FIG. 3 is a perspective view of the closure device forming part of a first embodiment of a component of a medical respiratory apparatus, the closure device being in a closed position;

FIG. 4 is a sectional view along the line IV-IV in FIG. 1 of the closure device in the fully open position;

FIG. 5 is a view similar to that of FIG. 4 of the closure device in the partially open position;

FIG. 6 is a view similar to that of FIG. 4 showing typical movement and positions enabled by first and second hinges;

FIG. 7 is a perspective view of a second embodiment of a component of a medical respiratory apparatus according to the present invention;

FIG. 8 is a perspective view of a third embodiment of a component of a medical respiratory apparatus according to the present invention; and

FIG. 9 is a perspective view of a fourth embodiment of a component of a medical respiratory apparatus according to the present invention.

Referring firstly to FIGS. 1 and 2, a closure device according to the present invention is generally designated 10. The closure device 10 comprises a support body 12, a cap 14 and a plug 16. The support body 12, cap 14 and plug 16 are formed integrally, the cap 14 being connected to the support body 12 by a first hinge 13 and the plug 16 being connected to the cap 14 by a second hinge 15. The closure device 10 is formed in both relatively rigid plastics material and elastomeric material, preferably by a two-shot injection moulding process. The relatively rigid plastics material is polypropylene and the elastomeric material is a thermoplastic elastomer (TPE). The two-shot injection moulding process involves injection moulding the relatively rigid plastics material and subsequently injection moulding the elastomeric material onto the relatively rigid plastics material so that the two materials are integrally bonded.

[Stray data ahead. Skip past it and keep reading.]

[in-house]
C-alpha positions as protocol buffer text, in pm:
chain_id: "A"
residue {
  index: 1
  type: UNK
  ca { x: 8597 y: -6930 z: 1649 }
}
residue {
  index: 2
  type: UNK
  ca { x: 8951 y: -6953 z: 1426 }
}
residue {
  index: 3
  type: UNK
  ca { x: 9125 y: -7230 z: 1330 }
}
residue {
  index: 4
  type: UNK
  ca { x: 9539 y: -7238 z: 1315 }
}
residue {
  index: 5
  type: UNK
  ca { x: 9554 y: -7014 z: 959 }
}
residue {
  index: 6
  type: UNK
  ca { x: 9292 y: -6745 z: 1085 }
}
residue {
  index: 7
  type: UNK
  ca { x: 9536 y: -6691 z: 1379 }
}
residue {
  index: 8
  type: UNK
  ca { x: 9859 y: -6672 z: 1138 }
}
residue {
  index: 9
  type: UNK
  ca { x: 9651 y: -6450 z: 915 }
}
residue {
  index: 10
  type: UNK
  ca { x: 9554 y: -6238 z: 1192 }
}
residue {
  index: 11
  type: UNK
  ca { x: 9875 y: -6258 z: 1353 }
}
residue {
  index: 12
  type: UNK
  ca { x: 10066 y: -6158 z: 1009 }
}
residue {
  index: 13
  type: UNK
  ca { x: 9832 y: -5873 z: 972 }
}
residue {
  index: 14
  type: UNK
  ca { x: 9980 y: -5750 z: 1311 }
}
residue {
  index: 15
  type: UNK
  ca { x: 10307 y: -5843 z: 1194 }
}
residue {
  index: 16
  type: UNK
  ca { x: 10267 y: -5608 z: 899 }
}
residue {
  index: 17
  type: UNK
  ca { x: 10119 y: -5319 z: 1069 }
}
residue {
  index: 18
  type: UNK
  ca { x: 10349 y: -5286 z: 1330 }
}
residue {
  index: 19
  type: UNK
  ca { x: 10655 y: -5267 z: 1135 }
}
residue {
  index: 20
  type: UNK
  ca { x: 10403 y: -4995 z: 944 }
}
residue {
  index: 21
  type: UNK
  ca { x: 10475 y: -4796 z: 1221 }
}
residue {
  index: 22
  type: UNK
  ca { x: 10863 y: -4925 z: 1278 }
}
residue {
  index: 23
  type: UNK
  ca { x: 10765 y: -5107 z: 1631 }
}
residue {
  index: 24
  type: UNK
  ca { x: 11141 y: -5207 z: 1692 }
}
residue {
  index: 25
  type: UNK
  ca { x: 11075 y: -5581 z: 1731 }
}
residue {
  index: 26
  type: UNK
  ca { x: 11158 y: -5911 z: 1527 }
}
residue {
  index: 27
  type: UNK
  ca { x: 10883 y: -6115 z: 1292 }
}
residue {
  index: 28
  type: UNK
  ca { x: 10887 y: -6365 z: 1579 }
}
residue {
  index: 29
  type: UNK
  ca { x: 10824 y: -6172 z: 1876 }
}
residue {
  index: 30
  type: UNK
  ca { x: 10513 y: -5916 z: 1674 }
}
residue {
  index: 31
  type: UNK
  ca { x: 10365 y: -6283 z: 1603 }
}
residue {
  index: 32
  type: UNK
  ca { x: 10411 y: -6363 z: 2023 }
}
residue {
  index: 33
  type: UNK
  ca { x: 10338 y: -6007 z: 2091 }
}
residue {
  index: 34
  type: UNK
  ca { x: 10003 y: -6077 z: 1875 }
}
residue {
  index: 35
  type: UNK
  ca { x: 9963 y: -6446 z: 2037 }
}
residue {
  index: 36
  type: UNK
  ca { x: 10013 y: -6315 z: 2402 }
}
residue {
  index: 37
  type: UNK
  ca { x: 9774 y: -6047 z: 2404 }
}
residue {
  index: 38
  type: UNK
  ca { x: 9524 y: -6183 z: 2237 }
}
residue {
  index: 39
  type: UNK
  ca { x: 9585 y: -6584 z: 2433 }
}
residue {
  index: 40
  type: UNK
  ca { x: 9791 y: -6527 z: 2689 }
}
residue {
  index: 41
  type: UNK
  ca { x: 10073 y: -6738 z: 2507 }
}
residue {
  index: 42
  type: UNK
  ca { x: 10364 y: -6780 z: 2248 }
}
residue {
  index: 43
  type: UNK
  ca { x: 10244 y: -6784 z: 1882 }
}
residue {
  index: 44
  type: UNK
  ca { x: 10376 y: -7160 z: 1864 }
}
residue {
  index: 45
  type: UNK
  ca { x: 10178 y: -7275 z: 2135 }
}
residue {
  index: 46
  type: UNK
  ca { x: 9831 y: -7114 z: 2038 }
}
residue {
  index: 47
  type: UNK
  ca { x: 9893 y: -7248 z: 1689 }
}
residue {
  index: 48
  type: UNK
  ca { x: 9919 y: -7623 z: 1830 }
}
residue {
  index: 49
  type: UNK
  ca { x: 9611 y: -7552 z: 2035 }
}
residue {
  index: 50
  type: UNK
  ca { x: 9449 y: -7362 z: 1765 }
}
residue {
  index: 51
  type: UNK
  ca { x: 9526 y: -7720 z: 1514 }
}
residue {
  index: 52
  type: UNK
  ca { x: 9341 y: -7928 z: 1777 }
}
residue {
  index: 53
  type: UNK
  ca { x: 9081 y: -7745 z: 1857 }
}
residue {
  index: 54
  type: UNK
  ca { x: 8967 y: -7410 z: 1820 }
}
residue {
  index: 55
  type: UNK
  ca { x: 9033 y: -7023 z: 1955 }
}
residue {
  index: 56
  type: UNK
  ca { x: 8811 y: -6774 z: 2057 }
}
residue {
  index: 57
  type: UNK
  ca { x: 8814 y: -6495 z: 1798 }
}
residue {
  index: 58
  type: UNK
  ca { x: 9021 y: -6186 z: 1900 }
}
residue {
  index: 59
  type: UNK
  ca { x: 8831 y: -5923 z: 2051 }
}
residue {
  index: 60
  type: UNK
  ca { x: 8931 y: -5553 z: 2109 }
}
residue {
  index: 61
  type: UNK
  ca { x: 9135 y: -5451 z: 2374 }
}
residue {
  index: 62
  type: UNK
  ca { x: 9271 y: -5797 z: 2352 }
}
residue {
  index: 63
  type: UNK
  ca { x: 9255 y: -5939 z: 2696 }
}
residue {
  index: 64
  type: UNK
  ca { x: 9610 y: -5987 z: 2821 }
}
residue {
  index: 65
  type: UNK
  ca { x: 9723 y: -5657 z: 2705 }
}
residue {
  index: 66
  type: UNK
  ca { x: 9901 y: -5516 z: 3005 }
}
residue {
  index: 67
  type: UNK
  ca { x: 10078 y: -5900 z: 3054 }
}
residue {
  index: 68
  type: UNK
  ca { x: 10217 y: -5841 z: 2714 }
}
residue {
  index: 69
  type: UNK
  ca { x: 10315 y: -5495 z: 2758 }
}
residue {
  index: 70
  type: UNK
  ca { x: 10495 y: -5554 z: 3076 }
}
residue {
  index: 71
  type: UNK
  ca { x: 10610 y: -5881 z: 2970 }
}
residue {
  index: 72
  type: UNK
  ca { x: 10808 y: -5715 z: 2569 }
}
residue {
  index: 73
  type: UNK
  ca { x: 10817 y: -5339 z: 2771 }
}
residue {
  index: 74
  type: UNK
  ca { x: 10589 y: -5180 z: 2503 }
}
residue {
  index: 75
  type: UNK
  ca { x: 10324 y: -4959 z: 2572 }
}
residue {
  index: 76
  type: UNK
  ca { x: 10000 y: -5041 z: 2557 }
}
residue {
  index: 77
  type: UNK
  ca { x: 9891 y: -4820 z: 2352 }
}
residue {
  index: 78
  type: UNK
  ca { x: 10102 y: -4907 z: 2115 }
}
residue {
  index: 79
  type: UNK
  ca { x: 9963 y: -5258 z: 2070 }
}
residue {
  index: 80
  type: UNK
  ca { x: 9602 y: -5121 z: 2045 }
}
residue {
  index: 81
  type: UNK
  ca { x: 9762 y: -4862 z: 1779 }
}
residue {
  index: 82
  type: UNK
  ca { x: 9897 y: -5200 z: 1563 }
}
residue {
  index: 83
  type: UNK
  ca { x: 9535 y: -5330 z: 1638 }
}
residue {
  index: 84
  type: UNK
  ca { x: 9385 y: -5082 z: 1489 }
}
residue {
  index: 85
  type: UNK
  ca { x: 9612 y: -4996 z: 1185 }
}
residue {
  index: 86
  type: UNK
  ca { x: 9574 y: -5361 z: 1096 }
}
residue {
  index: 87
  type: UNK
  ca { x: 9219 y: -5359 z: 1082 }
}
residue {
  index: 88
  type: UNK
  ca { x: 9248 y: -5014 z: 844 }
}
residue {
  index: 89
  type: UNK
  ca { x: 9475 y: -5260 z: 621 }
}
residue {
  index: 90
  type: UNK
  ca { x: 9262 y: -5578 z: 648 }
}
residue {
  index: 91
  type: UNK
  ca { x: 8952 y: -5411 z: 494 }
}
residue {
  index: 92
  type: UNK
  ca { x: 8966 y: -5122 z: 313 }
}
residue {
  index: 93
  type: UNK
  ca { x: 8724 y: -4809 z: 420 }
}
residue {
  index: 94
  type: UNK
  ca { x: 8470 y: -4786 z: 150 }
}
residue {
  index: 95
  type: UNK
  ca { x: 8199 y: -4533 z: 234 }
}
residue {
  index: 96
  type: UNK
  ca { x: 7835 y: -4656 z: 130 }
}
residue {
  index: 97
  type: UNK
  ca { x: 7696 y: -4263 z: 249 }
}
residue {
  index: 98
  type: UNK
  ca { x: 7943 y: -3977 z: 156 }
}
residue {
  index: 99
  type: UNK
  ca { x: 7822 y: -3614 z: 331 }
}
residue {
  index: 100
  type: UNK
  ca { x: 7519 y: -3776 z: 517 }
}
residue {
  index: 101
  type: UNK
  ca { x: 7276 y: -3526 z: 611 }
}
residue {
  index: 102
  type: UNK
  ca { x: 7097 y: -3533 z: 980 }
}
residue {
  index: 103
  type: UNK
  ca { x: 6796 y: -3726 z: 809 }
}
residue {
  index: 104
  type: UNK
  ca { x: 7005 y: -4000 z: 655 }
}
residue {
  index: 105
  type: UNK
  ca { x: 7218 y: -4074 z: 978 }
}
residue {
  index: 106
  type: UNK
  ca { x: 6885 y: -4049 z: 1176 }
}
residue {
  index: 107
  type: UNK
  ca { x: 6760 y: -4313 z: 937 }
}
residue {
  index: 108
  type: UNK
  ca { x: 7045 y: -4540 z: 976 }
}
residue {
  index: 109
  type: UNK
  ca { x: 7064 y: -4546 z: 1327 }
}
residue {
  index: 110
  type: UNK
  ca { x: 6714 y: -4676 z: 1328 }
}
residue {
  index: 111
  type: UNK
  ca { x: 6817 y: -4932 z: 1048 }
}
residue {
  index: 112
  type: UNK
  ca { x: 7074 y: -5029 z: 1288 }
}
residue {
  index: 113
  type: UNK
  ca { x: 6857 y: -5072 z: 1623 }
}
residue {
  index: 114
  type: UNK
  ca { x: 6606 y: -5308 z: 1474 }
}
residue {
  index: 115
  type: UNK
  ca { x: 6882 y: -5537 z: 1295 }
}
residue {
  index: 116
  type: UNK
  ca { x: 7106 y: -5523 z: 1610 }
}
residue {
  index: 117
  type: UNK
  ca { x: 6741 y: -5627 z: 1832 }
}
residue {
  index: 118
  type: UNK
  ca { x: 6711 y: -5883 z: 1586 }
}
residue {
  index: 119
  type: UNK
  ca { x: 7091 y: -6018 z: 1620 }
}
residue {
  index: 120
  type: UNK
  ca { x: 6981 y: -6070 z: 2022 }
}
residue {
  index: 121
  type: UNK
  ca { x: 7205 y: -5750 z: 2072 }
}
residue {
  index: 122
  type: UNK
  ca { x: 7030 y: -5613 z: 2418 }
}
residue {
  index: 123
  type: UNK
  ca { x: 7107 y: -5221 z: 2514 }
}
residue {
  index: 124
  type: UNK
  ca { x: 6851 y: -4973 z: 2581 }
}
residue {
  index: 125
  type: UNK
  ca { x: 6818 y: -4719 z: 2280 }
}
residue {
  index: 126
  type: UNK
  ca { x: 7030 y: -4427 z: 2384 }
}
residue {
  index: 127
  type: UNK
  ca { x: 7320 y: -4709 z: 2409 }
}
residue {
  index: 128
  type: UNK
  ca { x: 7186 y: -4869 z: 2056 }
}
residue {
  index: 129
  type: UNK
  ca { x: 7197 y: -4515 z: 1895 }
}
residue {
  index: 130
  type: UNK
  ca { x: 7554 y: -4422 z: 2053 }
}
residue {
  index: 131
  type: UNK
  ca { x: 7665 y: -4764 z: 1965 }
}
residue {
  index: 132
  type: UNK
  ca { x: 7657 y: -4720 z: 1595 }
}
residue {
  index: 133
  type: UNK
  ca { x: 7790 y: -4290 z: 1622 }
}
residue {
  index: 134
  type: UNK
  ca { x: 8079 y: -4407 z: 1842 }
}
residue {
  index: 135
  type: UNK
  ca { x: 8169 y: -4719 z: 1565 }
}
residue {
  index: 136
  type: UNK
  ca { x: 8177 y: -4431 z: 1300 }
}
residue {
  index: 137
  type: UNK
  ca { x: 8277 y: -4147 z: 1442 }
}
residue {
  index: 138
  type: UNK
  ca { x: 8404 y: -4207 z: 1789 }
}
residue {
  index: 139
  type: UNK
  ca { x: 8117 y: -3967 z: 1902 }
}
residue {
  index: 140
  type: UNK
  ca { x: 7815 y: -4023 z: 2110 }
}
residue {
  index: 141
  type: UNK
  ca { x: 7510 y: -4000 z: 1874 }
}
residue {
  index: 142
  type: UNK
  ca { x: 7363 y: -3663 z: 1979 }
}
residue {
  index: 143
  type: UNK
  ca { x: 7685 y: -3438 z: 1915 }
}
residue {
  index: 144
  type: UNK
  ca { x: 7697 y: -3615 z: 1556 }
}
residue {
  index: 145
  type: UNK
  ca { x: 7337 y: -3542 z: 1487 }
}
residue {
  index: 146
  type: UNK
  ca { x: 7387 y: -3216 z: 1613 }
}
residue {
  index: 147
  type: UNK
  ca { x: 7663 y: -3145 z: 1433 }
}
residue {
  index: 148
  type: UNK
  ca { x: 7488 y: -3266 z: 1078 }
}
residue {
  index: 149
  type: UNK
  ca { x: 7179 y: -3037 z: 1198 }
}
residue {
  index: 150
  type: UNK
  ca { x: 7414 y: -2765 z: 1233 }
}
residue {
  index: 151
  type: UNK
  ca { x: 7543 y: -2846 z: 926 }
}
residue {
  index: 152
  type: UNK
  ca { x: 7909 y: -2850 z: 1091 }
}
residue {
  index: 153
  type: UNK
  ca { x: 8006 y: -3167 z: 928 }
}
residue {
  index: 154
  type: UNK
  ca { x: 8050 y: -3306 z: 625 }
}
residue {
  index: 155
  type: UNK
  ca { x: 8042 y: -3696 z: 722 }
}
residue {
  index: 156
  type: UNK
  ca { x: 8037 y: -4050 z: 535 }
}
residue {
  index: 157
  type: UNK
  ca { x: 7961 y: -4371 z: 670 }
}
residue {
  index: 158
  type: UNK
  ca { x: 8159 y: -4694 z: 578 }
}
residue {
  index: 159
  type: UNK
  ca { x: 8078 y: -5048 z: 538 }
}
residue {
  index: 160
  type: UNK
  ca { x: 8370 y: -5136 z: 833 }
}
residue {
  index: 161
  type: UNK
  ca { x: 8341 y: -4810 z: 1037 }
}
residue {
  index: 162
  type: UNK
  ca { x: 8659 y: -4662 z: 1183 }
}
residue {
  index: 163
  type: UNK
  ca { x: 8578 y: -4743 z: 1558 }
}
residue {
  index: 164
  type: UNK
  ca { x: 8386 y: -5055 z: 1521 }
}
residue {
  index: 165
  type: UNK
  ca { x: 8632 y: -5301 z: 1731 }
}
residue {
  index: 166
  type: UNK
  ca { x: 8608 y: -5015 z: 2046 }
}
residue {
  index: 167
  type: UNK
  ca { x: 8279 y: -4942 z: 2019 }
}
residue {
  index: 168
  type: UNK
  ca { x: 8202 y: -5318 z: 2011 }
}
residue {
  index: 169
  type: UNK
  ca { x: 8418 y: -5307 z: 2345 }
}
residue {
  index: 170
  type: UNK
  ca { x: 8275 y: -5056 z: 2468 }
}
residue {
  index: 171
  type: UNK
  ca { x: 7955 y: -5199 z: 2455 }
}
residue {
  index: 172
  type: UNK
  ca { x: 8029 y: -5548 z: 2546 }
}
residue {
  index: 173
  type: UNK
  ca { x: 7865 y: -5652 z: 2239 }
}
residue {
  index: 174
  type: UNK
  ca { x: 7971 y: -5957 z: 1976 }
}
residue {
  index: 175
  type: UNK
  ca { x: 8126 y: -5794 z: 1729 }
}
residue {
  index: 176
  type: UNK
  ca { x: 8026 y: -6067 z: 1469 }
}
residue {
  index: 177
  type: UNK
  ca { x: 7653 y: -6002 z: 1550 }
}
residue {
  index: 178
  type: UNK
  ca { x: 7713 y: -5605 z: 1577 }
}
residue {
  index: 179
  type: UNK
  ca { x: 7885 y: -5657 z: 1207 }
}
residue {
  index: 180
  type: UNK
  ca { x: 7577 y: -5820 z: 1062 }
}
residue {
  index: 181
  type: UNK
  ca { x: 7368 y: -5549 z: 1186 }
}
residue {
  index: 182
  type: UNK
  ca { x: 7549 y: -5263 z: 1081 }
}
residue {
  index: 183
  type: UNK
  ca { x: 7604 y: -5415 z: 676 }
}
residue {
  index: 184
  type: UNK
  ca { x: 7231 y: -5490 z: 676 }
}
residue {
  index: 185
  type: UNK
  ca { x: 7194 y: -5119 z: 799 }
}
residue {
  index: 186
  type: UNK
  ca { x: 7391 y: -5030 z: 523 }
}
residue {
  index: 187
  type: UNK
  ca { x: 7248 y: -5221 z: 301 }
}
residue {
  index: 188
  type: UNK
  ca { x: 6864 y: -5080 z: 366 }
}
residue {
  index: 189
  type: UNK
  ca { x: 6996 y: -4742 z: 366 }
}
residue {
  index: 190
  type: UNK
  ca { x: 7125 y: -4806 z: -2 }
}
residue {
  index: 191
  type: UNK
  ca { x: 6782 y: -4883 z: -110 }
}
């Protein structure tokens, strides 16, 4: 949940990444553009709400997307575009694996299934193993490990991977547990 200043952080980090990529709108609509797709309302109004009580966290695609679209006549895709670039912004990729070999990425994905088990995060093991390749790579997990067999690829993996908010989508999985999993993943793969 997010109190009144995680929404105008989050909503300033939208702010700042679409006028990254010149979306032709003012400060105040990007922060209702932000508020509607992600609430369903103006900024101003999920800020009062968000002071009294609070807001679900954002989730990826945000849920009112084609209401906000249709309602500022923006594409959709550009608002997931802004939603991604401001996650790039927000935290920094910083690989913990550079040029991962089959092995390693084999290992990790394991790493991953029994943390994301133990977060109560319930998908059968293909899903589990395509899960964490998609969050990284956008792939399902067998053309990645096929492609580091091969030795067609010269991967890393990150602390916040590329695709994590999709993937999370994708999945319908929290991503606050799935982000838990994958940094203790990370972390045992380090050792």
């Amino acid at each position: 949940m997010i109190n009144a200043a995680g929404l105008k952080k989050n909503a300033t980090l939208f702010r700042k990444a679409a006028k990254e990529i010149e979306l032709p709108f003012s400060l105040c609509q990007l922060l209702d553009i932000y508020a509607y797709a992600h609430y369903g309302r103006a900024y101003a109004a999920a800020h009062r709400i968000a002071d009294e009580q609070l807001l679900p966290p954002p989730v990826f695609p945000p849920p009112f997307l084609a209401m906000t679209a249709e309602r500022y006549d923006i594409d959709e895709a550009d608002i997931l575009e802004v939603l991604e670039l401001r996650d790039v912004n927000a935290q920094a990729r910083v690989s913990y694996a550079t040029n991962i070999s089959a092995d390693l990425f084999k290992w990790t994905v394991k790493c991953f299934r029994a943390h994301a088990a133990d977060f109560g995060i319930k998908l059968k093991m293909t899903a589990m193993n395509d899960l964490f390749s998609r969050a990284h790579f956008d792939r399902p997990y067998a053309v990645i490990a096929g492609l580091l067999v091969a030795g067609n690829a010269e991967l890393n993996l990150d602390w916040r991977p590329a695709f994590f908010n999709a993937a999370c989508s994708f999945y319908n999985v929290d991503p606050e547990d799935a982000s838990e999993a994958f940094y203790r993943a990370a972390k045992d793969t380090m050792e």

The support body 12 comprises a cylinder which is open at both ends and is formed in a relatively rigid plastics material. The support body 12 has an upper end portion which tapers inwards slightly towards its upper end (see FIG. 4). This upper end portion includes an outwardly extending sealing rib 18 at its rim. Below the rim, the support body 12 has a radially extending flange 20. Below this flange 20, the external surface of the cylinder has a number of integrally moulded sealing rings 22 of elastomeric material.

The cap 14 has an upper surface comprising an outer portion 24 of relatively rigid plastics material and an inner portion 26 of elastomeric material. The inner portion 26 comprises a disc of elastomeric material with a central circular aperture 28 and two wings, which are moulded into corresponding recesses in the outer portion 24. The elastomeric material of the inner portion 26 is sufficiently flexible to allow a variety of ancillary devices of varying diameters to be inserted with a tight fit into the aperture 28.